Sometimes, the need to look after loved ones is greater than the need for a full-time job. If you left your last position to care for a family member, your interviewer should understand that families sometimes must come first.
5. You have set new goals for yourself
Challenging yourself with new goals is another valid reason for leaving a position. Perhaps you have decided to train for a new career, or maybe you are ready to devote some time to exploration and travel. If you needed to leave a job to pursue those goals, it can show your new employer that you are dedicated to achieving what you set out to do.
6. You are overqualified for your current work
It’s not uncommon to slip into a position where you are overqualified for your role. This can happen when a job hunt takes too long, and it becomes tempting to accept whatever comes your way instead of waiting any longer. This response can show an interviewer that you know your worth and wish to challenge yourself with more appropriate projects for your skills.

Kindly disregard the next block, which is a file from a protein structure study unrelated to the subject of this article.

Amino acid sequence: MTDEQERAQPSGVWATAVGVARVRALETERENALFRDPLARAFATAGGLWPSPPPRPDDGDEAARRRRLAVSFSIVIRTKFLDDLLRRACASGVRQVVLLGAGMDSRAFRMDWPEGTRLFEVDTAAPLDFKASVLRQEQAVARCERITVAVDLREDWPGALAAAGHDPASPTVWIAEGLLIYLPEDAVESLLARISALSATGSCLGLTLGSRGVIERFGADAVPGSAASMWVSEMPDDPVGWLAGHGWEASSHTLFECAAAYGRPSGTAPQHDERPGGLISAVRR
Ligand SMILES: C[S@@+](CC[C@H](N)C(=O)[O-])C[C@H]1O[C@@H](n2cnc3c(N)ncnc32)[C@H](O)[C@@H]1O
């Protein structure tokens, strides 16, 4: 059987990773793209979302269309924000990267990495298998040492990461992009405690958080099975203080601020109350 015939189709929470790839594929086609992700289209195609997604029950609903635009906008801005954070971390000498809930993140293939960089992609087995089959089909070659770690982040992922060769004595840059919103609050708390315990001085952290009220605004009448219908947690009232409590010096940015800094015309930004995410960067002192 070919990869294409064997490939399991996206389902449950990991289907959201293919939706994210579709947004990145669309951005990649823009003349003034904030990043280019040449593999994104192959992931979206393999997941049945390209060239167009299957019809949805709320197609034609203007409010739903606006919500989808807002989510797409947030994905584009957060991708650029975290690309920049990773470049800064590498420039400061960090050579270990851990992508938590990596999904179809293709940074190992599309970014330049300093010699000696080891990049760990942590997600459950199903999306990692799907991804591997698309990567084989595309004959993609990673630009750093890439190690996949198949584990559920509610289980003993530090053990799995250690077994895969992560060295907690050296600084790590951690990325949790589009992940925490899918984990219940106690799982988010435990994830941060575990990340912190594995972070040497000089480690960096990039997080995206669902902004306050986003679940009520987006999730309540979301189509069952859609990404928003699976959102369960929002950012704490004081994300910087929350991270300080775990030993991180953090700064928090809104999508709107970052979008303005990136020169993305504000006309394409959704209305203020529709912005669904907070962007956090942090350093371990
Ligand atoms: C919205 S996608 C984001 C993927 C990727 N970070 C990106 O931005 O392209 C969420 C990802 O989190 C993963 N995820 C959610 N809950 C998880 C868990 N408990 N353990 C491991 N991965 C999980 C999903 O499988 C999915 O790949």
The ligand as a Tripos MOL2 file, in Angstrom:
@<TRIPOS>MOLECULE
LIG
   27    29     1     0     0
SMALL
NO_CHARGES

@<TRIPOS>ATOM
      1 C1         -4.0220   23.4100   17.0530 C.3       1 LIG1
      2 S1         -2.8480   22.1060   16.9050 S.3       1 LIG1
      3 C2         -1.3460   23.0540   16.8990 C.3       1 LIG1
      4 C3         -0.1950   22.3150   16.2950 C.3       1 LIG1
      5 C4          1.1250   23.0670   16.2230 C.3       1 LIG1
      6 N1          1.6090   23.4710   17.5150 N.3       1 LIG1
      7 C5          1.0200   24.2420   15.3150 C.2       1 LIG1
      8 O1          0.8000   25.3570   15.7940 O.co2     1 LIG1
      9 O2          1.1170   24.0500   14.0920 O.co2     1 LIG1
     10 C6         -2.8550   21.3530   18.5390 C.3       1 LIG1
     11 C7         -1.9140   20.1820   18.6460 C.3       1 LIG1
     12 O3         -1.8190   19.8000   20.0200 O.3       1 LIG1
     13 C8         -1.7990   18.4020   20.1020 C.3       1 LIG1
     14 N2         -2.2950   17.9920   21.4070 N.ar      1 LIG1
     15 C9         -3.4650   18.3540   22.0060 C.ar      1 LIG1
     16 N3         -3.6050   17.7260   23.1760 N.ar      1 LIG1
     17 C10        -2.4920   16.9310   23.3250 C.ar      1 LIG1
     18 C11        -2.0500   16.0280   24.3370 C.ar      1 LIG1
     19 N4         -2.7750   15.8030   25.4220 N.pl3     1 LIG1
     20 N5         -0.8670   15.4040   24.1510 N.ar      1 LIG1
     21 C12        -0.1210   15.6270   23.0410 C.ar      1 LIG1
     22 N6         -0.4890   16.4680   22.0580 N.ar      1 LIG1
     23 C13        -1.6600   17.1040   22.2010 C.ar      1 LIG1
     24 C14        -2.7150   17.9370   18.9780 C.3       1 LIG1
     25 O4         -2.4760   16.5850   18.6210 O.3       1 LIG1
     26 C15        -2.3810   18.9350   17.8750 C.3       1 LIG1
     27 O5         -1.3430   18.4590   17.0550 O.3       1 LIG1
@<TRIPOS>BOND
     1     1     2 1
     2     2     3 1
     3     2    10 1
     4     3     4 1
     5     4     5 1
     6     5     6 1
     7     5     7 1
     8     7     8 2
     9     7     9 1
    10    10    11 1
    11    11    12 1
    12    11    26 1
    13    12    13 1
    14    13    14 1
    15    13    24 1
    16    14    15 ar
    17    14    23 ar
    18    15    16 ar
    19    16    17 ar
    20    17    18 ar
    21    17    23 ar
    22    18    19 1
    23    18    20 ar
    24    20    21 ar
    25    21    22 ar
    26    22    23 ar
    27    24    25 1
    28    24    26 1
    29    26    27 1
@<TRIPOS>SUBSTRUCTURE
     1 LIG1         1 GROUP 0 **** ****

7. You left a job to build your own business
More and more entrepreneurs are walking away from 9-5 office jobs to build their own businesses. This is no small feat, and whether you were successful and have now sold the company, or unfortunately are one of many who couldn’t get the venture off the ground, your interviewer should appreciate the confidence and business acumen it takes to simply try.
8. You do not enjoy your job